All Our Wrong Todays
Published 2017 by Dutton
The premise grabbed me immediately. In 1965, a scientist unveils a gizmo that provides unlimited, free, clean power. And in a reasonable portable form, if desired. As a result, the sci-fi visions of the 21st century hoped for came true. Exploring the solar system, towering sleek buildings, flying cars, and more and etc.
In 2015, our hero is a 30-something aimless quasi-loser of a guy. His father is a genius intent on inventing time travel. (This is all on the back cover blurb, so I'm not spoiling anything, per se). The nub of things is that our hero travels in time, mucks things up and creates the world you and I see outside our window right now. Our hero considers this essentially a primitive dystopia and wants to correct things.
And the story continues. And drags. And slogs. And generally is like carrying a mattress up a flight of stairs. Each landing is a chance to catch your breath and regain your resolve. In less metaphorical terms, something actually interesting happens in the story to regenerate enthusiasm. Then it’s back to slogging.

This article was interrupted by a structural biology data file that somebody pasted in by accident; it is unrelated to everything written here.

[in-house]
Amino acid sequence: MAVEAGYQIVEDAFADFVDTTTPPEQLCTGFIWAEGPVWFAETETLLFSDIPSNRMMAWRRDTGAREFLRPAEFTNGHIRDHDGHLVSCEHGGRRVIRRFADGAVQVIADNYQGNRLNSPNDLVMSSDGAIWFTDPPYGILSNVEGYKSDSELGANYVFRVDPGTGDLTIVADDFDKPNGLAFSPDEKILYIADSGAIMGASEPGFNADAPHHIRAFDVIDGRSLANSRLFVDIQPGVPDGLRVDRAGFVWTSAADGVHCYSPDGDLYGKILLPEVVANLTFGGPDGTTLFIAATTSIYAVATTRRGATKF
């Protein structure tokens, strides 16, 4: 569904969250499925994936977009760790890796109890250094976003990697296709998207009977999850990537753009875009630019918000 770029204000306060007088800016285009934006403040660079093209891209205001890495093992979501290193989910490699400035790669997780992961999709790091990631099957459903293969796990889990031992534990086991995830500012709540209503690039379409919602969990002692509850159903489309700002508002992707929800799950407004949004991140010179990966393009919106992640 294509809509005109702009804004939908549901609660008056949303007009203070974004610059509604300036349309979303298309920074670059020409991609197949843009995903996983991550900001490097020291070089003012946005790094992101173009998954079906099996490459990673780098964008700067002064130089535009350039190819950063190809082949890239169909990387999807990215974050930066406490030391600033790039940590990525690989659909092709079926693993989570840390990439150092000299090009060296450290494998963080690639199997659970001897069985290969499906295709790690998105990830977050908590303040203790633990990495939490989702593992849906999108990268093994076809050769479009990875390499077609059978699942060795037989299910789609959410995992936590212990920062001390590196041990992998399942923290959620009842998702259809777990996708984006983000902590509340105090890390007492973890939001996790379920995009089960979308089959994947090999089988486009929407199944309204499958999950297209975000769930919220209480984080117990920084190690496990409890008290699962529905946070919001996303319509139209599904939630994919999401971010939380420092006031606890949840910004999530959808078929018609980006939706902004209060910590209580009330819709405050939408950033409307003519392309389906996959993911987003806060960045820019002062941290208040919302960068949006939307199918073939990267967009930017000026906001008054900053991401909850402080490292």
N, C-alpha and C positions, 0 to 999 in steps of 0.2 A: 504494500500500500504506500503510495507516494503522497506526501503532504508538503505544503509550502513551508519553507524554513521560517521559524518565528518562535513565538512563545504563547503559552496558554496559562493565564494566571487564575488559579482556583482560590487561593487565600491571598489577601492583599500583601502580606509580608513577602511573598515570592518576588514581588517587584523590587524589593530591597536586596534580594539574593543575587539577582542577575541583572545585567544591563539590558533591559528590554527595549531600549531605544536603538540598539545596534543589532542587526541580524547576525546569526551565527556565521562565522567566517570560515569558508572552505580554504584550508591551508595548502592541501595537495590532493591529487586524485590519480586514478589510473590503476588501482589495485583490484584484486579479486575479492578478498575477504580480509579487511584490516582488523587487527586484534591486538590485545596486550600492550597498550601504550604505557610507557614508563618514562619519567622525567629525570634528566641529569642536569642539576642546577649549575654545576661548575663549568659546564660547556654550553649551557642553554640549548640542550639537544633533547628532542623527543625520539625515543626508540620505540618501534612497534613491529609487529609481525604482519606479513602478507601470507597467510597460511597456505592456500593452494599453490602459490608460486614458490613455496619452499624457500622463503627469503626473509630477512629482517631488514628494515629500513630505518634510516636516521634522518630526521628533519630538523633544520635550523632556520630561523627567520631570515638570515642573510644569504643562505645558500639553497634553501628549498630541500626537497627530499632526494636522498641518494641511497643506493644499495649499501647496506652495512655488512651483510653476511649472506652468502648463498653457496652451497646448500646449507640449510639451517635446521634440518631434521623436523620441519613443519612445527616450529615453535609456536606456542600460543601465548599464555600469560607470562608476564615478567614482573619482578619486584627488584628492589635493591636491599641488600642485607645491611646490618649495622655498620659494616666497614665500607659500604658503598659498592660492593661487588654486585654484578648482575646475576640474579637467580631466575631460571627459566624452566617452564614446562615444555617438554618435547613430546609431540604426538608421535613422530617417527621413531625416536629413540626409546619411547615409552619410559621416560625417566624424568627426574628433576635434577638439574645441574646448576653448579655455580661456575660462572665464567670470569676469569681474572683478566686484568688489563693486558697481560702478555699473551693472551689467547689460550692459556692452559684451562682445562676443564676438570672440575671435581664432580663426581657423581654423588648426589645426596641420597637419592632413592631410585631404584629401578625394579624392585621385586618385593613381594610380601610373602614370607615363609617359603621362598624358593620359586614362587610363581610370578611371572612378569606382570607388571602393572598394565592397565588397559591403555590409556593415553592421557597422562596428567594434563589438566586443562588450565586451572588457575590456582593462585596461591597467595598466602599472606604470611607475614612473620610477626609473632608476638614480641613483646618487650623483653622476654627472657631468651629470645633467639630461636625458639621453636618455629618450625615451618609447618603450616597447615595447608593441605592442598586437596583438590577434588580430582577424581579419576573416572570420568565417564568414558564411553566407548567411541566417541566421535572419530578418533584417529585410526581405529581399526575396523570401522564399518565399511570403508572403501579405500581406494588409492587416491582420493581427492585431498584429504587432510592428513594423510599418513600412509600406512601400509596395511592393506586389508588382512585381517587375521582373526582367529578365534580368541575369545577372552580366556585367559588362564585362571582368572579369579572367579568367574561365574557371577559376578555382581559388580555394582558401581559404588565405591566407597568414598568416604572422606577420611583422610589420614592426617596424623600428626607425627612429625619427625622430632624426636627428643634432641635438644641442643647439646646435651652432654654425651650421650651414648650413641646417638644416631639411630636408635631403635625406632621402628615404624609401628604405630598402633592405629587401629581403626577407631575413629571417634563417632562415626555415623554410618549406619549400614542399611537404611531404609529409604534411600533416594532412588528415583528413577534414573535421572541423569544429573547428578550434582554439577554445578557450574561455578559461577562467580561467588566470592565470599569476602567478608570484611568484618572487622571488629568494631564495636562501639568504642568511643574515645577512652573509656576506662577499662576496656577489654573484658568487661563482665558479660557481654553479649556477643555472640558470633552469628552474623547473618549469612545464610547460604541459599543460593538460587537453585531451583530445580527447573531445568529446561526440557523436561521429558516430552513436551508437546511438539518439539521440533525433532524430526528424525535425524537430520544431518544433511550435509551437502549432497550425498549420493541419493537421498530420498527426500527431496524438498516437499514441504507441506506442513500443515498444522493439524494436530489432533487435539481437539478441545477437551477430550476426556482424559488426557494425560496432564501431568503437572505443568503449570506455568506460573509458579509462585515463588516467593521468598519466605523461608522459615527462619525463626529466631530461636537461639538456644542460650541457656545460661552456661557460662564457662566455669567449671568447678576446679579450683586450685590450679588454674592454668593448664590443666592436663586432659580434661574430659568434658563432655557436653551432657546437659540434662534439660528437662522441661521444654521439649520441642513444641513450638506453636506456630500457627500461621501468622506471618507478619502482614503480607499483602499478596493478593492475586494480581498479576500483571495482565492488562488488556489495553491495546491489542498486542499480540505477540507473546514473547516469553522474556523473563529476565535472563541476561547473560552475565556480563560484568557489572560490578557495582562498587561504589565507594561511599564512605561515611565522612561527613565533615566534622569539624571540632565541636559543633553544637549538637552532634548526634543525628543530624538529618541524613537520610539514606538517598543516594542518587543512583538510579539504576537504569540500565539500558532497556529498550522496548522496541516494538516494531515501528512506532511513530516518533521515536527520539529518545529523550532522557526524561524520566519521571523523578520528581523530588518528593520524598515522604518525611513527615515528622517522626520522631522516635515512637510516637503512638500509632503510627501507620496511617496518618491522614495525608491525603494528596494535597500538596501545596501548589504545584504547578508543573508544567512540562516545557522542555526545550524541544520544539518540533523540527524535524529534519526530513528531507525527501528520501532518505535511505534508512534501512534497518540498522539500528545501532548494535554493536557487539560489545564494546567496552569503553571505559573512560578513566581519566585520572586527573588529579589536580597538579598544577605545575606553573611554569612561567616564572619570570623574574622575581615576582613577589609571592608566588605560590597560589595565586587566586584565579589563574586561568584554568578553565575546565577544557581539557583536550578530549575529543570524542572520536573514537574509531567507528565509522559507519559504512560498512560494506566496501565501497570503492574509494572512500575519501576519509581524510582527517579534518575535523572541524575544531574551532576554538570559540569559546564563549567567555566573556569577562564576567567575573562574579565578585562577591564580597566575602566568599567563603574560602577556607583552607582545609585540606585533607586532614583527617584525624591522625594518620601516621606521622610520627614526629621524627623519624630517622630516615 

What drove me cuckoo for cocoa puffs was the inane repetition. A clip from the book by way of one example:
"–you should be punished for what you did. You're not allowed to be happy. Everything you touch will turn to ash. You must be held accountable. Everyone you love will be swarmed by darkness."
Okay! I get it! There’s repetition for emphasis, but this is repetition ad nauseam for the sole reason, I strongly suspect, to pad out the page count. These "lists" are ubiquitous in the book. It gave me the unpleasant dream feeling of "three steps forward, two steps back". Running in place without getting anywhere.
Beyond the thesaurus regurgitating for emotional states, the hero explains the mechanism/method of his father's time machine at least three complete times.
When the book stops and a chapter is supplies us with “summary of the book so far”, I began to wonder if the novel had been serialized with instalments in its early days. That might excuse some of the repetition, but certainly not excuse the sloppy editing that didn’t clean things up when making a standalone book. But then a second Summary chapter happens, only this time with a simpering coy wink from the hero-journal writer that he was doing this summary stuff on purpose.
Yeah, it’s all about padding the page count. There are too many soft-headed readers out there in modern times who think the only value in a book is measured in literal bulk.
The base idea and the bones of the book are fascinating. Too bad the flesh covering those bones is flabby and feeble.